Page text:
11. Bear baiting encourages bear forays into populated areas, This is another example of romance biology’s talking points and unfounded rhetoric. While it may be true that bears that frequent human settlements do so because they have discovered where the source is, bear baiters do not set up shop in town. The overwhelming majority of bear baiting takes place is remote and isolated areas. It is fact that during many years when natural food for bears is in abundance, bear hunters who use bait have a very difficult time in getting bears to come to bait. Perhaps the one item in the editorial that was correct was: “…bears are more likely to consume grubs, other insects, and vegetative matter, including berries and nuts, and fish.” Bears do NOT prefer stale, day-old donuts.

Old Hunter says:

CommonSense

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Proposed Ballot Question to End Bear Hunting Ready for Public Comment

The proposed wording for the initiative question that voters will decide on, along with a link to the text of the initiated legislation, is as follows:

**Do you want to ban bear hunting using bait, traps or dogs except to protect property, public safety or for research?** Link to legislation: http://www.mainelegislature.org/legis/bills/bills_126th/billtexts/IB000101.asp

The question was drafted by the Secretary of State with assistance from senior staff, the Attorney General’s office, and volunteer experts serving as Ballot Clarity Advisors. Secretary Dunlap noted that Maine law, Title 21-A MRSA Section 905-A, http://www.mainelegislature.org/legis/statutes/21-A/title21-Asec905-A.html requires that the Secretary of State “provide a 30-day public comment period for the purpose of receiving comments on the content and form of proposed questions to be placed on the ballot for any pending initiatives.”<<<Read More>>>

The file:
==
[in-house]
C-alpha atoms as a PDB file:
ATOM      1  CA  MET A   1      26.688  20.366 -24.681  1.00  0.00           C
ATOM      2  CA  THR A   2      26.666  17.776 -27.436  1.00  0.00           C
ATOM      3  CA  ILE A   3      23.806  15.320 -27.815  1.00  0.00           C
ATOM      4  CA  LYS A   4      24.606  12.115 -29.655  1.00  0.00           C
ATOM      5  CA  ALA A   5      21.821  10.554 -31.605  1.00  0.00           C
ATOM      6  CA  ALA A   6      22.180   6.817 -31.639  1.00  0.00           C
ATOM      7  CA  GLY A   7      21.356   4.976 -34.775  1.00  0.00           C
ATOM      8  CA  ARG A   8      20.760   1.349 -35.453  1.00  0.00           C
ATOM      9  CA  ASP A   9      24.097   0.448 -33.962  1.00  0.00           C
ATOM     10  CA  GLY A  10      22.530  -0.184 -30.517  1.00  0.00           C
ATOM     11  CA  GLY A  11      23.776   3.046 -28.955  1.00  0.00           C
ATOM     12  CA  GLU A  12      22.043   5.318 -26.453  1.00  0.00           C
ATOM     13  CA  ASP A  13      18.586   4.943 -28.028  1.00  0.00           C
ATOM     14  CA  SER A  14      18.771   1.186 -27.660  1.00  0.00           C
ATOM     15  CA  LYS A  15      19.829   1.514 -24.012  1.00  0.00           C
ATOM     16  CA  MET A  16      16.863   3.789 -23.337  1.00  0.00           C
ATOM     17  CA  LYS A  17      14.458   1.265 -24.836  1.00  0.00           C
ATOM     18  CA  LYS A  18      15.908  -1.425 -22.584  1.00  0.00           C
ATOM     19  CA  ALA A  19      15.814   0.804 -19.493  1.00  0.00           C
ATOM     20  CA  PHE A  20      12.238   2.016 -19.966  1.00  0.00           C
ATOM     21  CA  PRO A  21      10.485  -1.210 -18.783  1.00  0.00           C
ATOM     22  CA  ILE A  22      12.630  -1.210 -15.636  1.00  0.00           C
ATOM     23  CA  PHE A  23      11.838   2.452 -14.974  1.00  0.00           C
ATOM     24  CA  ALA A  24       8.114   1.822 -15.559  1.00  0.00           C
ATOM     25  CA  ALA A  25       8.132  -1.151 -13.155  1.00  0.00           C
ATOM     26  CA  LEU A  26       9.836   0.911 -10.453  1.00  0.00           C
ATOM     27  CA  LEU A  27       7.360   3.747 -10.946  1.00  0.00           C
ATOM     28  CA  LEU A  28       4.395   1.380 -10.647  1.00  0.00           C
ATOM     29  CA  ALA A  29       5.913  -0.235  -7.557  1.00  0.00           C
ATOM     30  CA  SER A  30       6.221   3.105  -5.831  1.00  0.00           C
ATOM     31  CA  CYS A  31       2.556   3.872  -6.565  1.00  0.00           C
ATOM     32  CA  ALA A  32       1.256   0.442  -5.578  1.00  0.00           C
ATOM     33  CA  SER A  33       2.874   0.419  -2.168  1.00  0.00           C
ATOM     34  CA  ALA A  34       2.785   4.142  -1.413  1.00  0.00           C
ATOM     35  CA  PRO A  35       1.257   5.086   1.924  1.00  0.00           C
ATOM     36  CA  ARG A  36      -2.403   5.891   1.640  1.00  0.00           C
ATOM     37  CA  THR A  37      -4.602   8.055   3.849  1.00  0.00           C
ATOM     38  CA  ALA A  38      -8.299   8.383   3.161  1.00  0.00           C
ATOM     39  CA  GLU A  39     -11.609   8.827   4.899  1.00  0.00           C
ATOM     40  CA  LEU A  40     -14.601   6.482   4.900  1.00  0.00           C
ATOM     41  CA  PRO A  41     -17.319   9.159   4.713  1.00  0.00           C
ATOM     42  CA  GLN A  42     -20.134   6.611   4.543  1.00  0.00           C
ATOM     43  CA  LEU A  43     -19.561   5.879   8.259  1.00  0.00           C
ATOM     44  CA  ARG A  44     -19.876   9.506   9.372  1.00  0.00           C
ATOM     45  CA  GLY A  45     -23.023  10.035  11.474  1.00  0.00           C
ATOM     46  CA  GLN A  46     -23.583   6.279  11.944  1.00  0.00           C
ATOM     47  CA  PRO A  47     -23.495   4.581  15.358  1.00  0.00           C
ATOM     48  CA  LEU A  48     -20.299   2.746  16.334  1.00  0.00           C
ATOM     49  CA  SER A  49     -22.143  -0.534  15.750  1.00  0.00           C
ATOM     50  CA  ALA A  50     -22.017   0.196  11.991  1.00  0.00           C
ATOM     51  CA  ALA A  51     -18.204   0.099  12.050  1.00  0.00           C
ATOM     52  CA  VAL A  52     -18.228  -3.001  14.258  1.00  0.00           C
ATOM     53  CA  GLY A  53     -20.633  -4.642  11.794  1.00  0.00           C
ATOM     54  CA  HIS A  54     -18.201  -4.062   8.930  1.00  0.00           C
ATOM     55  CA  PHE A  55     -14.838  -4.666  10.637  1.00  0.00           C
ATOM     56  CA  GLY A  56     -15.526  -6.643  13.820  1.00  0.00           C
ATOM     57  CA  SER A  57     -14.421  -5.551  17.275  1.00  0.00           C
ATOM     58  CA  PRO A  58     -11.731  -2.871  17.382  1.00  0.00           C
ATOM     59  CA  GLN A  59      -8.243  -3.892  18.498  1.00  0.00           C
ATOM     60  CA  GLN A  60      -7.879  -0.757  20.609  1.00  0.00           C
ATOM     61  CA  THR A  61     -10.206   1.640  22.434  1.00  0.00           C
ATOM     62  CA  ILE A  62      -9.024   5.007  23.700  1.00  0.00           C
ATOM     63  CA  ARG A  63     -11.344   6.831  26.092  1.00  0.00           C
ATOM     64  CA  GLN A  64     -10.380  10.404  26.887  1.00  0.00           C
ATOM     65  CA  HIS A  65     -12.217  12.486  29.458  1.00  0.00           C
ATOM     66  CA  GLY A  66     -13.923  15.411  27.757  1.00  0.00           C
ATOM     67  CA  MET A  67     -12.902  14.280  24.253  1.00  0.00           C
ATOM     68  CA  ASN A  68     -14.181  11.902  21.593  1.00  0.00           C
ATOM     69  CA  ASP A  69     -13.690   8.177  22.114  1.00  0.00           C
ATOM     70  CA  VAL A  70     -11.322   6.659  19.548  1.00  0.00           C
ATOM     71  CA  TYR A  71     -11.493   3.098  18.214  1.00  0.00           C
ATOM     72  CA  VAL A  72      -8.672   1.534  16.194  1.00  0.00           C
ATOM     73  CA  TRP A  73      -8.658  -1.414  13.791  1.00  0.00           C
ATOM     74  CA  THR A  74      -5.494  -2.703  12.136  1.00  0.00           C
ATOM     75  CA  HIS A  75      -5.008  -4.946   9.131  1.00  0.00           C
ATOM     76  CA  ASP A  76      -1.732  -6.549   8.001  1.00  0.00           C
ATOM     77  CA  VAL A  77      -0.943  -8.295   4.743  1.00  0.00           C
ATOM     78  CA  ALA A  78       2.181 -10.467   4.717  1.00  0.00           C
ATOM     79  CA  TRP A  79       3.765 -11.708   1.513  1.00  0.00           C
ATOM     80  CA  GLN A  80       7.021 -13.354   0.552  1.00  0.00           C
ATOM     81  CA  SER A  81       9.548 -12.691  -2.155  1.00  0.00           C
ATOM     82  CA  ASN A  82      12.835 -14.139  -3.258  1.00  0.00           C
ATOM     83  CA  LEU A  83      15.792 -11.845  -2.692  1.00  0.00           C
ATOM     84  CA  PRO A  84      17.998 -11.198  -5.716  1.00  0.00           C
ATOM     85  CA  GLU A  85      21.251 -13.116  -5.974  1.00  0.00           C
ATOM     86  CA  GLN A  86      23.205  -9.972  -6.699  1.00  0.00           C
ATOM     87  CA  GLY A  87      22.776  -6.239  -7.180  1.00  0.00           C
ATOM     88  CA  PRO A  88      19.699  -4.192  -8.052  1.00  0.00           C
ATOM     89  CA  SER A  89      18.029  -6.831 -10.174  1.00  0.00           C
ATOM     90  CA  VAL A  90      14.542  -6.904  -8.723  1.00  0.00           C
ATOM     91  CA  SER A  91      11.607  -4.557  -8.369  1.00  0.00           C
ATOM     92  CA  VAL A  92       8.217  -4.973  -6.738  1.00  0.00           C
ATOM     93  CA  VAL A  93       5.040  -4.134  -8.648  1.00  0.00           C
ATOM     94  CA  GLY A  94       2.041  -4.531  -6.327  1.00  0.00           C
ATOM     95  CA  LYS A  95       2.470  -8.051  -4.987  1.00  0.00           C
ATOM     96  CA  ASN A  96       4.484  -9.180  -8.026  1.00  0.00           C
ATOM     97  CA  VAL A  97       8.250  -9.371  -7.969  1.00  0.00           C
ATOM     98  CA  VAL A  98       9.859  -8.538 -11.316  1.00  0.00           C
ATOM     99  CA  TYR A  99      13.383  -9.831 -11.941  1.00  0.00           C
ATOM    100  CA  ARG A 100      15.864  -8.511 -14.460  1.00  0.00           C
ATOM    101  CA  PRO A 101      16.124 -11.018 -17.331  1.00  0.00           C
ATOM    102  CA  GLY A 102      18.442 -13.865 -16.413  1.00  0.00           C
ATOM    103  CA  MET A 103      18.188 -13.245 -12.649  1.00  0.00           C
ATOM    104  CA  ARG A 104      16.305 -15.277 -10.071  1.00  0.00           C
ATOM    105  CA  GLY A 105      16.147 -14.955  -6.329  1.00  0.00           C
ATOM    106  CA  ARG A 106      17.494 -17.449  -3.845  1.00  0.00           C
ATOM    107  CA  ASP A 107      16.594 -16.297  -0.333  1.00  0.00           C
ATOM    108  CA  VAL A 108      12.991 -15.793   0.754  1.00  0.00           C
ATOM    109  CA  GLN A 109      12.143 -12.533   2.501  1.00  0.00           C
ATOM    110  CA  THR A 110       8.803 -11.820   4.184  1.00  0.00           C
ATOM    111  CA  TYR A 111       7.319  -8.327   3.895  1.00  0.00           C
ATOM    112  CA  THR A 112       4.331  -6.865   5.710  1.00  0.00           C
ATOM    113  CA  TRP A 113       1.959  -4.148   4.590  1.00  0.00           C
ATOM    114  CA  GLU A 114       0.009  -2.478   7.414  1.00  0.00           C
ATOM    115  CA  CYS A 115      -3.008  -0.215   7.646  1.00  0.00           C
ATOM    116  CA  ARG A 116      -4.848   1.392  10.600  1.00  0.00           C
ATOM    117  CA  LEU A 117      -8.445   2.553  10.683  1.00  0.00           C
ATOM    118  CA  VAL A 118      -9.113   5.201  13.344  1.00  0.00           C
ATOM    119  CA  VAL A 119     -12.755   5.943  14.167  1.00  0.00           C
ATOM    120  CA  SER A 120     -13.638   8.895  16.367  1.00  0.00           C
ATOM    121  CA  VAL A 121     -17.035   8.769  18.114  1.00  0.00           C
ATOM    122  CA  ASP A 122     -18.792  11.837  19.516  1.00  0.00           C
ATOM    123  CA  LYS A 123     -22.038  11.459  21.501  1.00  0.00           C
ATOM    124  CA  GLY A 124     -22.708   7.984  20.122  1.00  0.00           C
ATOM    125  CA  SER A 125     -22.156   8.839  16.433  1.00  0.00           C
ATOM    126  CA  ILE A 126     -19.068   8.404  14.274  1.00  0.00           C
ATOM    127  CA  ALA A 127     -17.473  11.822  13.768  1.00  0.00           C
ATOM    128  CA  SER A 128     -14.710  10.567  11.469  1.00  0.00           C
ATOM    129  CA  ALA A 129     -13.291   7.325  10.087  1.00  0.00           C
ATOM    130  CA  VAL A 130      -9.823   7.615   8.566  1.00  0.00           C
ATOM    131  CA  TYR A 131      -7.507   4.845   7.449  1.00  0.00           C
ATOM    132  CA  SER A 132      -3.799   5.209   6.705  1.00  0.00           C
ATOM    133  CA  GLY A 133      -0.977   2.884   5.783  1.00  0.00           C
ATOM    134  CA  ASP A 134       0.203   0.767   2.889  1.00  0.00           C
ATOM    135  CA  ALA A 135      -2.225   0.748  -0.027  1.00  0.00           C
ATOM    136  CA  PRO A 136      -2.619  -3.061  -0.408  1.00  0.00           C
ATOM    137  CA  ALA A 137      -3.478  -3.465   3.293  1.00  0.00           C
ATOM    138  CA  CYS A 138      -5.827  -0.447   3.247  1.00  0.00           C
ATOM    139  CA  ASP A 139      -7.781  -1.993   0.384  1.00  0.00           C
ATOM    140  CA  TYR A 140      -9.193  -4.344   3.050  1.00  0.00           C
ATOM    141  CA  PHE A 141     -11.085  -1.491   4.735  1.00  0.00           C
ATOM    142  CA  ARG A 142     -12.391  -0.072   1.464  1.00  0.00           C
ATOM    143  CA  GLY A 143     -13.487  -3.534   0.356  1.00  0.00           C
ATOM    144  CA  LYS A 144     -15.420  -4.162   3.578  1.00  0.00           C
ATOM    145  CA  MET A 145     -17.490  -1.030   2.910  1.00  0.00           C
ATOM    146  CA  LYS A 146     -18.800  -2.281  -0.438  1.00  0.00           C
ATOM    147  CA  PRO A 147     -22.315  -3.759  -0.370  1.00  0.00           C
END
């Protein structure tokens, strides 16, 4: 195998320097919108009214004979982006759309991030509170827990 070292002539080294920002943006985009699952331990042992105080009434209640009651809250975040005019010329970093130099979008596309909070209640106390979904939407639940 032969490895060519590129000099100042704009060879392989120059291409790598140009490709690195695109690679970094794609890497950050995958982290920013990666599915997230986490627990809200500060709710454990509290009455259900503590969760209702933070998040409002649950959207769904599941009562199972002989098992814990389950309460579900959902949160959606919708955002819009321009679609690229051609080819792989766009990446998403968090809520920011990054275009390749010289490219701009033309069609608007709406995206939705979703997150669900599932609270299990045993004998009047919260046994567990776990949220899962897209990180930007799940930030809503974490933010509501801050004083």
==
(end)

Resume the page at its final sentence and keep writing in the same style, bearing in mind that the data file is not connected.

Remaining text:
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Understanding Bear Trapping and The Humane Society of the United States

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With a Choice Between “Bait” and Acorns, Bears Will Choose Acorns

Part of the argument the promoters of the anti bearing hunting referendum that will be before Maine voters in November is that baiting bears, to lure them into a shooting area, habituates bears to human conditions and trains bears to become reliant on man-provided food sources. Neither condition holds any merit.

The majority of those who oppose hunting bears, and in particular the use of bait, probably have never bear hunted or been involved with any kind of bear baiting stations. Therefore, one has to wonder where they gathered their information about bears. Nothing is more reliable for information than what comes from hunters and trappers with the experience and knowledge to completely understand the effort, tactics and strategies behind baiting bears.

In December of 2007, Bear Hunting Magazine published an article written by Bernie Barringer. This is what he had to say about baiting bears in competition with natural foods:

Where I live in Minnesota, the annual numbers of bears harvested can be directly linked to the quality and availability of the mast crop. And when we talk mast crop in Minnesota, we are primarily talking acorns and to a lesser extent hazelnuts.

Since there is no way to truly overcome the power of the acorn, we must simply be patient and wait it out. The bears will be back, we must just work hard to be ready for them.

As much as some would like to project their human emotions, i.e. their own lust for Dunkin’Donuts, candy, pastries and all junk food, it just is not a bear’s first choice in cuisine. So long as there is the presence of the natural food supply, the power of the acorn will spare the life of many bears who choose not to fill up on bait food.